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This Is What Optometrists Think About Demodex Mites

Nov 4, 2015
14 min read

This is a sponsored post by Eye Eco, a supporter of CovalentCareers & new graduate optometrists! 😎 

Demodex infestation has been the subject of much attention within the ophthalmic community.

In this article, optometrists, Dr. Antonio Chirumbolo and Dr. Matthew Geller, will teach you the clinical science behind demodex, but also share their personal stories and treatment opinions! Specifically they will focus on their experience with Eye Eco lid cleansing products. Enjoy!


The Clinical Science Behind Demodex

Demodex is a species of intradermal parasitic mites, that generally inhabit the skin, face and head. These parasites have been heavily linked with various ocular conditions such as dermatitis, rosacea, and Demodex blepharitis.1-3

We must pay particular attention to two species of this parasitic mite, Demodex folliculorum and Demodex brevis. D. folliculorum causes misdirected lashes and dandruff due to epithelial hyperplasia due to its propensity to cluster around lash roots.4 D. brevis has been found to burrow deeply within the meibomian glands, causing mechanical blockage of the duct. This blockage can lead to a cascade that causes an innate immune response resulting in miebomian gland dysfunction with associated tear deficiency.4

The incidence of Demodex infestation increases with age, found in 84 percent of the population at age 60, and 100 percent of the population over the age of 70.5,6

It is therefore imperative that we look meticulously for signs of Demodex in our patients, especially those we treat for blepharitis and dry eye without any signs of improvement with the conventional therapies available to us.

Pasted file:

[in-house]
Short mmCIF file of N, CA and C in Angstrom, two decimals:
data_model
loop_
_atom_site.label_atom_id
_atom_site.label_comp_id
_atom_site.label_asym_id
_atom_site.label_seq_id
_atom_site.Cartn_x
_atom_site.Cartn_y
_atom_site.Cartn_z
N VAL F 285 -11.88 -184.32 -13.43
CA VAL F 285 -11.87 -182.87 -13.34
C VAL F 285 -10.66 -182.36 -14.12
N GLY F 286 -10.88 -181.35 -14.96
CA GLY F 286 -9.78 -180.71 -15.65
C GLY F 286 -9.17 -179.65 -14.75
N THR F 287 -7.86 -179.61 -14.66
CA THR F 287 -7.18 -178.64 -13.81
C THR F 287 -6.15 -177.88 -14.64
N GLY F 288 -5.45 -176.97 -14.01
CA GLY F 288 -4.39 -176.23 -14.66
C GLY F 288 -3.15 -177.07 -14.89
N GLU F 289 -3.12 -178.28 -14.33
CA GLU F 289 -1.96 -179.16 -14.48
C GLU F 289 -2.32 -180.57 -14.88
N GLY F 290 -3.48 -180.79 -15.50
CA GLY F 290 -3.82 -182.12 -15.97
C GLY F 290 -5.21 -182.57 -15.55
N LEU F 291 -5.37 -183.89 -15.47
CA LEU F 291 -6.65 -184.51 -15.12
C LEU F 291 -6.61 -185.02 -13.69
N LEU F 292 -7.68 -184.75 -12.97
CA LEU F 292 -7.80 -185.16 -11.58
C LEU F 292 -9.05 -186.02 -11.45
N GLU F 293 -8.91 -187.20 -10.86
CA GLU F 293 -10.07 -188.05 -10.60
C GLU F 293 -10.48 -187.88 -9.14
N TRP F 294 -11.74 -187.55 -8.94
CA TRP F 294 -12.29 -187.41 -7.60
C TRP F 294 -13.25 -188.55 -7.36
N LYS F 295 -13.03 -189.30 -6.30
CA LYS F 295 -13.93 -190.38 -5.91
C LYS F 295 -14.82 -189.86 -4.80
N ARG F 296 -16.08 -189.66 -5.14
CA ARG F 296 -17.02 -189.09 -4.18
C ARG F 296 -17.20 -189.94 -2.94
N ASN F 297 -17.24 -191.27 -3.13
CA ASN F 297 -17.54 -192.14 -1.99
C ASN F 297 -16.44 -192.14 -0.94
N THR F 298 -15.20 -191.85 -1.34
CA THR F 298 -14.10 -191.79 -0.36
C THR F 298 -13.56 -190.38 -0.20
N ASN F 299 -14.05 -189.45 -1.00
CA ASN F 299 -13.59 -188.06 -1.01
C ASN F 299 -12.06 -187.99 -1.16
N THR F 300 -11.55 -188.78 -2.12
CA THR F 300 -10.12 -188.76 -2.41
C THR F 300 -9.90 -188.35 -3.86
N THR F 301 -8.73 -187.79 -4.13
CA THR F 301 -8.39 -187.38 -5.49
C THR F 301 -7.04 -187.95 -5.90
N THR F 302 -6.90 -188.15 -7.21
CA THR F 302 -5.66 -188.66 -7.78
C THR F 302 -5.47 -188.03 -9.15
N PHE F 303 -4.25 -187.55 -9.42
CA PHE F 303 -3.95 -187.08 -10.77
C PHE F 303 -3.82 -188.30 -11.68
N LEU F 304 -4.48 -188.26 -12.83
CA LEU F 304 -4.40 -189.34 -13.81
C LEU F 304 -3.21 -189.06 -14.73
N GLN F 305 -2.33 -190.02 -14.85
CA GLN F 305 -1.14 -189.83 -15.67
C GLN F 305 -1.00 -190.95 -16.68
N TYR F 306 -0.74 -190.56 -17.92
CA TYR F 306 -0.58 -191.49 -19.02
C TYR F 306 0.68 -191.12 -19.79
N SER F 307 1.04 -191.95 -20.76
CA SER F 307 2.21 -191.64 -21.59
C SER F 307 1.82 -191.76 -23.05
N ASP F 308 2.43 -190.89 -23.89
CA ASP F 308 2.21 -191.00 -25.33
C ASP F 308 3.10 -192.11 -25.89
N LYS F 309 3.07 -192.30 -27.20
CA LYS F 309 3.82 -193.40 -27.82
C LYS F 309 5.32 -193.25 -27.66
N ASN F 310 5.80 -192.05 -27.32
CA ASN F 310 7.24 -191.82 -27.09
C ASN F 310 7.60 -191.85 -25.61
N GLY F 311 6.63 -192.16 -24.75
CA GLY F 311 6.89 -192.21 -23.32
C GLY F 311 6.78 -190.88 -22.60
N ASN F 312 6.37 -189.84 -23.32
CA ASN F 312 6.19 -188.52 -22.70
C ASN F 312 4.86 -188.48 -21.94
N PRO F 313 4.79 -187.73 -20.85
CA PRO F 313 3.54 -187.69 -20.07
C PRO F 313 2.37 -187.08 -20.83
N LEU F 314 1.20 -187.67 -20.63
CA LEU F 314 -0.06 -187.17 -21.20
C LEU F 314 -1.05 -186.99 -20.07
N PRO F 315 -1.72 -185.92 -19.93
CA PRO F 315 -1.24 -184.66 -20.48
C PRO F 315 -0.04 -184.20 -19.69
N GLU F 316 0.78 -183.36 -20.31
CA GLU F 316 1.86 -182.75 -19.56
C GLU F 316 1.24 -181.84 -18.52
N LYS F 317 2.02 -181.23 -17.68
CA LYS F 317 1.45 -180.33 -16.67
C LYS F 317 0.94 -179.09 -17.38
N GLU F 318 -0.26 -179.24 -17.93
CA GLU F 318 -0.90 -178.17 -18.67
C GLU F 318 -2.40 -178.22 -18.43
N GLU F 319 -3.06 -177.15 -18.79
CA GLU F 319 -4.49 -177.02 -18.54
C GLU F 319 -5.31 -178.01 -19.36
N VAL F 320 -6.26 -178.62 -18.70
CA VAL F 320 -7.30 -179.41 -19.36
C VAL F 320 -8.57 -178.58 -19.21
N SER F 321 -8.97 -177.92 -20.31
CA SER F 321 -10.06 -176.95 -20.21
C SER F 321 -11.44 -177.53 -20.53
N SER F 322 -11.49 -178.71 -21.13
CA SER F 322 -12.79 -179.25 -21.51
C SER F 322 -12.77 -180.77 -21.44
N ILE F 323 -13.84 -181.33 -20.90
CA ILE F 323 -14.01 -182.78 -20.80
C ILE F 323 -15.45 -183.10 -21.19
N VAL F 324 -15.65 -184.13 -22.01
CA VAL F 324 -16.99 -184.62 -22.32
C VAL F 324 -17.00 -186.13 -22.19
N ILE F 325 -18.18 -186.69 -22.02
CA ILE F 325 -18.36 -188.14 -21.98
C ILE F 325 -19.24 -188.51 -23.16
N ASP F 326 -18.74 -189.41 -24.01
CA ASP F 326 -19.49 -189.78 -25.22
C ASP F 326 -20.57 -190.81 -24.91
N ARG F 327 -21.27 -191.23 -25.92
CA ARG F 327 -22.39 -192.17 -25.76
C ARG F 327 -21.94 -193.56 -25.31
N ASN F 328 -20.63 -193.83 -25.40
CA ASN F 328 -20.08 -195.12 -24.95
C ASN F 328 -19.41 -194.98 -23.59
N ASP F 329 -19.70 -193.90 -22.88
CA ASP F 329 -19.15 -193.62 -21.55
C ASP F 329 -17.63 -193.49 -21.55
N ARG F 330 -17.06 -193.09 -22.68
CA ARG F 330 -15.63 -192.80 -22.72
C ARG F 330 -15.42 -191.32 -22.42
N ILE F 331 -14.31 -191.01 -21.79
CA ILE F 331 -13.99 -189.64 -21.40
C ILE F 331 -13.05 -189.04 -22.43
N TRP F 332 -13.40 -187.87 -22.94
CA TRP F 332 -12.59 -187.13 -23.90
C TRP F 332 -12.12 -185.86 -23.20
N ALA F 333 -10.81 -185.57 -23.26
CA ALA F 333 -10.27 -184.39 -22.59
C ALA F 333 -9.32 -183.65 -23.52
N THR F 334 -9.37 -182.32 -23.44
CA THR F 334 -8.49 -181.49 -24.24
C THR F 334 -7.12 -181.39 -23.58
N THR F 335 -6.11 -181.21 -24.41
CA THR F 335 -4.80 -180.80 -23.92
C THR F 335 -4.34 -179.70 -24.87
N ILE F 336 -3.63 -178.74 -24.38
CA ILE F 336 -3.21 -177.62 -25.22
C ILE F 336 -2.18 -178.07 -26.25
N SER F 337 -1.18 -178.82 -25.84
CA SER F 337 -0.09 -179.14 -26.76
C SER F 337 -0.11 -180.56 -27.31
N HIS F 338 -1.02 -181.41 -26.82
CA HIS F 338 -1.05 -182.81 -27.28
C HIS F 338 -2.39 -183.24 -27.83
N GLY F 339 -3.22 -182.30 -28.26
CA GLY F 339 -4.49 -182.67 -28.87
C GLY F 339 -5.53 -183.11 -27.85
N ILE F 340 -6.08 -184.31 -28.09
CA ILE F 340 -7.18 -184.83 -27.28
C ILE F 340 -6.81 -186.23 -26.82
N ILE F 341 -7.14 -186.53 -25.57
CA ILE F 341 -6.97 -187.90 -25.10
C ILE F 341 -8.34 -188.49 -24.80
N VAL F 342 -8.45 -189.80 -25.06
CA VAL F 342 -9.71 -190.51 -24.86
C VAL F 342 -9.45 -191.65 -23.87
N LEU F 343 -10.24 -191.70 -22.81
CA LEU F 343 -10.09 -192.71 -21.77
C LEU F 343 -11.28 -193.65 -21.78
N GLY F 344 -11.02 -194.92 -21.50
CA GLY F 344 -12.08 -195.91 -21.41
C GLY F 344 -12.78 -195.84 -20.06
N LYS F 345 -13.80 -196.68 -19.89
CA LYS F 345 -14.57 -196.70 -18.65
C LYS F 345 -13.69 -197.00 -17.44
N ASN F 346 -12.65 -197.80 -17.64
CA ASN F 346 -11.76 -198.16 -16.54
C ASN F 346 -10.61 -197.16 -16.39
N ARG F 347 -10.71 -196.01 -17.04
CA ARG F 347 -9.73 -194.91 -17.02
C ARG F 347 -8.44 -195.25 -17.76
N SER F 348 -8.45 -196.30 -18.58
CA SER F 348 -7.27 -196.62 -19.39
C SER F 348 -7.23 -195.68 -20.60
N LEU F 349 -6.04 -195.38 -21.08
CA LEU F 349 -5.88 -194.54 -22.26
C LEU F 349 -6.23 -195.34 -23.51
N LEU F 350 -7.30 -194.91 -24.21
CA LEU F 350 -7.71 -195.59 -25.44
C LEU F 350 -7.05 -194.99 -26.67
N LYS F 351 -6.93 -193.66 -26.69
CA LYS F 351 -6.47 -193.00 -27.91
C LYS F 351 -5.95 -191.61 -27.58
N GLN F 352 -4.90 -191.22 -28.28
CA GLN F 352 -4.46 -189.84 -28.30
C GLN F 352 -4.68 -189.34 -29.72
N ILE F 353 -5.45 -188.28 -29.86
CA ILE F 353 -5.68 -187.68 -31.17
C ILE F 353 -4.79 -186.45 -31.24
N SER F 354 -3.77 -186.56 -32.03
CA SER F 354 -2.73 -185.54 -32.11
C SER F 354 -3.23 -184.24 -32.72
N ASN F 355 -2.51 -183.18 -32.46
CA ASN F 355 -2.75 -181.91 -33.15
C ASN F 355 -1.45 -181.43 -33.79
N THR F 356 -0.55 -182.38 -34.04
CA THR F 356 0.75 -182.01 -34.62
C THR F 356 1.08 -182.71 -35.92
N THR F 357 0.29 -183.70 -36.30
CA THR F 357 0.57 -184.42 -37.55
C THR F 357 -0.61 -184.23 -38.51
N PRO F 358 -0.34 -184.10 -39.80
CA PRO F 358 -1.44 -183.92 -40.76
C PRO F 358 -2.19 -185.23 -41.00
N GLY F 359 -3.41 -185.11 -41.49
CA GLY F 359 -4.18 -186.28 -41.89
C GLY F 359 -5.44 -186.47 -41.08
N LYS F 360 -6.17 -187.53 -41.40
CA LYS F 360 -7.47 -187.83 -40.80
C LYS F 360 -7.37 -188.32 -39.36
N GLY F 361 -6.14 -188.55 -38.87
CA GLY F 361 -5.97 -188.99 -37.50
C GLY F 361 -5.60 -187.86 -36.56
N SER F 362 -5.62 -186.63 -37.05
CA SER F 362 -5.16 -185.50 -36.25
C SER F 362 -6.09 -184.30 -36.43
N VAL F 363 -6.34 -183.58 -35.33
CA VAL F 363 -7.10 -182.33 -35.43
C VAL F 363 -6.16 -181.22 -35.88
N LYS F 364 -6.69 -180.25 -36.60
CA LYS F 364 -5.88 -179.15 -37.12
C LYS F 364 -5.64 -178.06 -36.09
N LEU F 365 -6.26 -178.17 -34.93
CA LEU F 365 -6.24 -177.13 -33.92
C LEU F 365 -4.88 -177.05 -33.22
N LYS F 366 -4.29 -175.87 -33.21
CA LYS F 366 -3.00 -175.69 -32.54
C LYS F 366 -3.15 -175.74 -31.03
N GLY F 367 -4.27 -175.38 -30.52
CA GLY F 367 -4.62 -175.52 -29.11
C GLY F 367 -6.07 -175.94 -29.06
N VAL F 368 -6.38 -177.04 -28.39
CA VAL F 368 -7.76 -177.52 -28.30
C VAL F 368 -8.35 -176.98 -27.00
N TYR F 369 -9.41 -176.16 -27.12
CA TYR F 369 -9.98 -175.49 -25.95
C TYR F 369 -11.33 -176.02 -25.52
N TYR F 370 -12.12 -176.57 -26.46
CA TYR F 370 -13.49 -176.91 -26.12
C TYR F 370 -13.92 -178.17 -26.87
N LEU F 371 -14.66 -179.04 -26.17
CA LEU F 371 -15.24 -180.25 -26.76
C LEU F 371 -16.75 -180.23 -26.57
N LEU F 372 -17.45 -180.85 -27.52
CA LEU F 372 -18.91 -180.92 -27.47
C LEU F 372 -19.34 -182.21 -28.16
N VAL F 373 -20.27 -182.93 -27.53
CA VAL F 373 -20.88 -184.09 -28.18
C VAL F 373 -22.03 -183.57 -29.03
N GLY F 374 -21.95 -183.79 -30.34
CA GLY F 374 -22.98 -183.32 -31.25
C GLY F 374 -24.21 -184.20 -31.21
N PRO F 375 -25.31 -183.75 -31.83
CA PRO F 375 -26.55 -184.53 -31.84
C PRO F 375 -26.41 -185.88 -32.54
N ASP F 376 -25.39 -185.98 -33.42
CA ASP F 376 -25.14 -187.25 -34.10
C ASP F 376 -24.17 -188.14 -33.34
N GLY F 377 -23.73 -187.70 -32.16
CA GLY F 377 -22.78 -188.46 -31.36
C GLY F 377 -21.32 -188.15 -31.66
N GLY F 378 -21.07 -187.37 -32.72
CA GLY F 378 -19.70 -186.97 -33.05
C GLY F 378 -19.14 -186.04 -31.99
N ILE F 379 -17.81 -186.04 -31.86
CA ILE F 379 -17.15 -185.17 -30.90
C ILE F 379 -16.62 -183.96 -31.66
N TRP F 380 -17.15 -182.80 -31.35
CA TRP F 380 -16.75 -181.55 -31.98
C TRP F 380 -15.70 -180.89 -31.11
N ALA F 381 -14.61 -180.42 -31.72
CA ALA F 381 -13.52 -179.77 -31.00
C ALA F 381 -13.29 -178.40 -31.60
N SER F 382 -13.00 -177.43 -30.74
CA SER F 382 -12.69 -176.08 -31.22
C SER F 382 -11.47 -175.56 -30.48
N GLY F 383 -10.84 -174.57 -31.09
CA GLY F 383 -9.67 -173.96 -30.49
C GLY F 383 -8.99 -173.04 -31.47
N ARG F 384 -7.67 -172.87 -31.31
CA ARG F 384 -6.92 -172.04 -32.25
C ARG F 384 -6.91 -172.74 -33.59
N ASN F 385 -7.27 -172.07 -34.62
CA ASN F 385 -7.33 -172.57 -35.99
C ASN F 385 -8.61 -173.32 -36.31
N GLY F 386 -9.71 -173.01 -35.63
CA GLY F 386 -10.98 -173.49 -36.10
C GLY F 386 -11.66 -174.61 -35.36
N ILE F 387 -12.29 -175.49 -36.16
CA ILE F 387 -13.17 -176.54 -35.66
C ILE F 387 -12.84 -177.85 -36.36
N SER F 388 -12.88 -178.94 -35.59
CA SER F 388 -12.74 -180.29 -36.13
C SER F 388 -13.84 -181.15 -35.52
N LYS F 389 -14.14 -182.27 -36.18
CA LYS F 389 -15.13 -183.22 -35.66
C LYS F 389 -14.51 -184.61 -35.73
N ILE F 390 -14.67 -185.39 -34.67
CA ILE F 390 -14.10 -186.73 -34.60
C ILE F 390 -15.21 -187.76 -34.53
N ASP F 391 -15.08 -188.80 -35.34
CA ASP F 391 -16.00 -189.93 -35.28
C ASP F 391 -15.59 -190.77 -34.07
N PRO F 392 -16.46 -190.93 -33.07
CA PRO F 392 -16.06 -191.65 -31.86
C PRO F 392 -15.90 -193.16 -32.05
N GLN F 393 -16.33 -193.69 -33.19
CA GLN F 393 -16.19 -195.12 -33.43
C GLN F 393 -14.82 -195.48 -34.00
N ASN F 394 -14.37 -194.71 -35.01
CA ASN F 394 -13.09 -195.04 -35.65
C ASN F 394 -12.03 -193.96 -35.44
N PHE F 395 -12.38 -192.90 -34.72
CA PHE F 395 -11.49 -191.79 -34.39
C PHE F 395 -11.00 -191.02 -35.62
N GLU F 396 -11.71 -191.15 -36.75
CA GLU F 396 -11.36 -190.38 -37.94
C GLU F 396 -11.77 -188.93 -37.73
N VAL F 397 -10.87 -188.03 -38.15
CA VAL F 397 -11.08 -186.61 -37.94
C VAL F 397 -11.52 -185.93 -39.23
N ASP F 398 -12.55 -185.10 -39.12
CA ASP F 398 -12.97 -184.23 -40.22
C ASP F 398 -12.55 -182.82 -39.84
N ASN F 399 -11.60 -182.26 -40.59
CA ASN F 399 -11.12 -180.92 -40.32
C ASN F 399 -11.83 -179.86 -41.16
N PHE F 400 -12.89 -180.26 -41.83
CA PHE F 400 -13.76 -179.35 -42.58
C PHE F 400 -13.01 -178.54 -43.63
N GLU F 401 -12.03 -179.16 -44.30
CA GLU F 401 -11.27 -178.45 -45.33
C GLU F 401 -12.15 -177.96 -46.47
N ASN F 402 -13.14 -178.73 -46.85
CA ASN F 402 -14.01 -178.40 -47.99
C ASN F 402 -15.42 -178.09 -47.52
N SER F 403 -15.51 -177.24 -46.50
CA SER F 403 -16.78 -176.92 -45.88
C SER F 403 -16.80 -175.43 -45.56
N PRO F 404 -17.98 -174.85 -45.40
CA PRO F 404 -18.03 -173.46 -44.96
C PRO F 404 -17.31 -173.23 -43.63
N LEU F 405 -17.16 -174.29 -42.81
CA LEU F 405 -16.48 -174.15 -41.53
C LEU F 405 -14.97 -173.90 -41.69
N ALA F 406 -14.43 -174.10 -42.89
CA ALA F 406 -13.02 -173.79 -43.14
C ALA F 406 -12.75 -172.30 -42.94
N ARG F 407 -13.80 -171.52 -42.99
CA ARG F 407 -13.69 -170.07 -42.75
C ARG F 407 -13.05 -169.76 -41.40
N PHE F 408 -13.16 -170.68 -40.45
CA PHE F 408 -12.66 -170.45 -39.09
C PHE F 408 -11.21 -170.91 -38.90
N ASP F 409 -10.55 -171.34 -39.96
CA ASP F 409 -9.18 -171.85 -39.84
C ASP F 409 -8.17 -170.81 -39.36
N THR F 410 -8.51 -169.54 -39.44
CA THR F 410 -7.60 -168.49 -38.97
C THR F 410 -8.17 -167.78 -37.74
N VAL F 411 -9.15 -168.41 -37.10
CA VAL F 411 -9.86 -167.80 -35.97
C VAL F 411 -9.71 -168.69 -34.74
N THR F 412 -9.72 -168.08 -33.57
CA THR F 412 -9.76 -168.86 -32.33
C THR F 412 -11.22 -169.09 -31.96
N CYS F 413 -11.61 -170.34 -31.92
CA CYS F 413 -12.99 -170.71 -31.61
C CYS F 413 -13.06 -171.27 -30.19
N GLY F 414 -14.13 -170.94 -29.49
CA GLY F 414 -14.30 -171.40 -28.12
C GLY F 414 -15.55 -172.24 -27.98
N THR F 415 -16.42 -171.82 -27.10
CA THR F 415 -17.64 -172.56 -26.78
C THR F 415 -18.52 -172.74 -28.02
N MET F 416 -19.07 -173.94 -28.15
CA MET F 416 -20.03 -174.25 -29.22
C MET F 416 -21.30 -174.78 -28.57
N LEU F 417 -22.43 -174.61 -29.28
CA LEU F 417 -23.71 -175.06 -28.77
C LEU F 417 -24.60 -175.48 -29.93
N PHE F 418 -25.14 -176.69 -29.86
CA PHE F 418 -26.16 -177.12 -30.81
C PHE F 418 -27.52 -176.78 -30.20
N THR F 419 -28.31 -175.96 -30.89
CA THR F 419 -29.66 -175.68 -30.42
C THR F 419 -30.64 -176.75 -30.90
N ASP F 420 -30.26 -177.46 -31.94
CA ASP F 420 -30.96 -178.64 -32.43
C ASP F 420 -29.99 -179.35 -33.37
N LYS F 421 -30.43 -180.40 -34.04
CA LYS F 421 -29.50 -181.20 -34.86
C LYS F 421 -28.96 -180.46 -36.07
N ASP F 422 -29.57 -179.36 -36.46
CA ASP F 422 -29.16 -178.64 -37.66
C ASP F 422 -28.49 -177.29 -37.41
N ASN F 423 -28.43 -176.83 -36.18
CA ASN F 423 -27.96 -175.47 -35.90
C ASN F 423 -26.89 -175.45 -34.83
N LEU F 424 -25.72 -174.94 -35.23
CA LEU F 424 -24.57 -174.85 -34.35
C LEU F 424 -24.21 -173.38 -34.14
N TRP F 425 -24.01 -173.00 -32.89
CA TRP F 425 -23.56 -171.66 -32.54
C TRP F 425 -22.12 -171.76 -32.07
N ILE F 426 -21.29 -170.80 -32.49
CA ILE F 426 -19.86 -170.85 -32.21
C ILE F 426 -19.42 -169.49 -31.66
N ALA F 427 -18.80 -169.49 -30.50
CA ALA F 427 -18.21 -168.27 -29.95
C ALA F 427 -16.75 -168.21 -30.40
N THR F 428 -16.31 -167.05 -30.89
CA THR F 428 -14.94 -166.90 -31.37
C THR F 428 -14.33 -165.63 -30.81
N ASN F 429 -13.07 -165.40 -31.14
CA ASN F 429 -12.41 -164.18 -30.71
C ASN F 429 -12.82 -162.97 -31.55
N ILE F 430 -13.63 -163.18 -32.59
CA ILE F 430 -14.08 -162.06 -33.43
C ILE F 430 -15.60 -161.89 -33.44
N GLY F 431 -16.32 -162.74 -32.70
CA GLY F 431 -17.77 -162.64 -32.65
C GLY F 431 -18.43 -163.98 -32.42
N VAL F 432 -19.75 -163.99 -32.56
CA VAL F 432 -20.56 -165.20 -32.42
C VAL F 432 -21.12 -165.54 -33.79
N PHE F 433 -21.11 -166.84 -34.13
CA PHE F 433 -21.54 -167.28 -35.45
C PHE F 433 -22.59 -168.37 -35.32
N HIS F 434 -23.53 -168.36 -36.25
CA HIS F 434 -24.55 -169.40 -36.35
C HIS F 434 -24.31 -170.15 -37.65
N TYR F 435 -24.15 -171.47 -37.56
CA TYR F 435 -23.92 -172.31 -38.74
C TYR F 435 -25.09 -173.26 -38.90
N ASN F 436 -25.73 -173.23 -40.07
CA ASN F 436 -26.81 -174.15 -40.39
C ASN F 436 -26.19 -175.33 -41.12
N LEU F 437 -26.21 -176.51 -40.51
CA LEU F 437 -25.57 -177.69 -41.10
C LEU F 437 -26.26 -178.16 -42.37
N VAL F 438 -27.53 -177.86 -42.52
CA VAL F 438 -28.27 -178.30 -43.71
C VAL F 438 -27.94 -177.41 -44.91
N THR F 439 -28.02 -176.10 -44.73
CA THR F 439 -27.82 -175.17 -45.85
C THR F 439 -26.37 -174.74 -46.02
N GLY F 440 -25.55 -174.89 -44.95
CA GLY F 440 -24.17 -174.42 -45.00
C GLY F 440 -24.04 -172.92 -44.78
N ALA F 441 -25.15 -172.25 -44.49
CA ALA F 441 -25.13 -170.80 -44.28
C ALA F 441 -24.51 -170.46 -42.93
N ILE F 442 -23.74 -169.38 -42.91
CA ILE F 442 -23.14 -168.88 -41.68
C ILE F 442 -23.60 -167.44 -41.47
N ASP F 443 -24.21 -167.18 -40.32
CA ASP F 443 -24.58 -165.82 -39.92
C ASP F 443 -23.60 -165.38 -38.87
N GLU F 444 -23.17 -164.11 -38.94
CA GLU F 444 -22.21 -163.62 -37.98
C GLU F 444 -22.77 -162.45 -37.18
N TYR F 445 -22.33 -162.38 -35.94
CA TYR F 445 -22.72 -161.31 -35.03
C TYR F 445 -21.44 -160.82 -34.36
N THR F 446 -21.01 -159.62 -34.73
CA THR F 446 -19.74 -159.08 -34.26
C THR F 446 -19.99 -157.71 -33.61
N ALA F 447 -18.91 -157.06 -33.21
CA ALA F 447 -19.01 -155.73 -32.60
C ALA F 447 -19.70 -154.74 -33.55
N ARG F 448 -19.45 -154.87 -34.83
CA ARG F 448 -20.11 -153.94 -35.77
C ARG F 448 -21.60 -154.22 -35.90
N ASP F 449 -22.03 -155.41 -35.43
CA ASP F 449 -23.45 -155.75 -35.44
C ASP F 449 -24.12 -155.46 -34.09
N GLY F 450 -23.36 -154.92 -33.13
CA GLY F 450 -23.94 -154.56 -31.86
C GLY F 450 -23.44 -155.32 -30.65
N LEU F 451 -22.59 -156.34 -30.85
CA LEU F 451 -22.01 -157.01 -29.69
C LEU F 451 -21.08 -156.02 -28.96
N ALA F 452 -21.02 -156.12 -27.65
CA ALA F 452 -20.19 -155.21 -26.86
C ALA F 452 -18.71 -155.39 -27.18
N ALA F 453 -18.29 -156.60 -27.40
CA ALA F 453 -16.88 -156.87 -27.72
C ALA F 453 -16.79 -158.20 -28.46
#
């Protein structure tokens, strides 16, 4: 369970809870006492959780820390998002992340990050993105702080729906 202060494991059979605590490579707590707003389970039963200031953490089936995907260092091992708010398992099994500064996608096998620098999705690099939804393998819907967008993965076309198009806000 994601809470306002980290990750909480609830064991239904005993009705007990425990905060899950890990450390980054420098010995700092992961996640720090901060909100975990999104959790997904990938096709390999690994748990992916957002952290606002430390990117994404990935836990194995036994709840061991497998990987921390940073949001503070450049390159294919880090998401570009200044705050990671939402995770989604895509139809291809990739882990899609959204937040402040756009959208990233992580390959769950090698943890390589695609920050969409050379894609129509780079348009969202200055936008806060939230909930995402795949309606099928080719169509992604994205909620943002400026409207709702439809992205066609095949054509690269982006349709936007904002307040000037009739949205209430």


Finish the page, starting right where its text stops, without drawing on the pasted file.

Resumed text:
Signs and Symptoms:

The classic presentation of individuals affected by Demodex blepharitis includes: 4

  • cylindrical, waxy collarettes at the base of the eyelashes
  • red and swollen lid margins
  • madarosis
  • MGD
  • blepharoconjunctivits

Patients with Demodex blepharitis usually complain of loss of lashes, itching at the lash margins, chronic redness and foreign body sensation.4,7


Demodex mites are difficult to impossible to observe with routine slit lamp examination, as these mites tend to stay buried within lash follicles. It is therefore recommended that high magnification microscopy of epilated lid lashes be utilized to confirm this diagnosis.

There has also been reported success using forceps to rotate or displace lashes in circular fashion, which aids in evacuation of Demodex organisms from the follicle.4,7

Treatment and Management:

Due to the distinct pathophysiology of Demodex blepharitis, treatment must be geared specifically towards the eradication of these organisms. Treatment with warm compress, steroids, and antibiotics may be futile, but there has been reported success with the use of tea tree oil, which works by interrupting the life cycle or directly killing these mites.8,9

There are a vast range of tea tree oil treatments available, generally found in the form of lid scrubs, ointments, and shampoos, possessing numerous concentrations of its active ingredient 4-terpineol, as high as 50 percent. Patients tend to have a difficult time tolerating formulations above 50 percent concentration that can contain toxins and be uncomfortable on the ocular surface.4

A common practice is to use one of the many options available: Cliradex wipes, Advanced i-Lid Cleanser, Ocusoft Demodex kit in conjunction with or in addition to in-office treatments like BlephEx.4,10

No matter what initial treatment options you choose, it is important to remember that Demodex blepharitis is a chronic condition that requires ongoing treatment and maintenance.

A New Way To Manage Demodex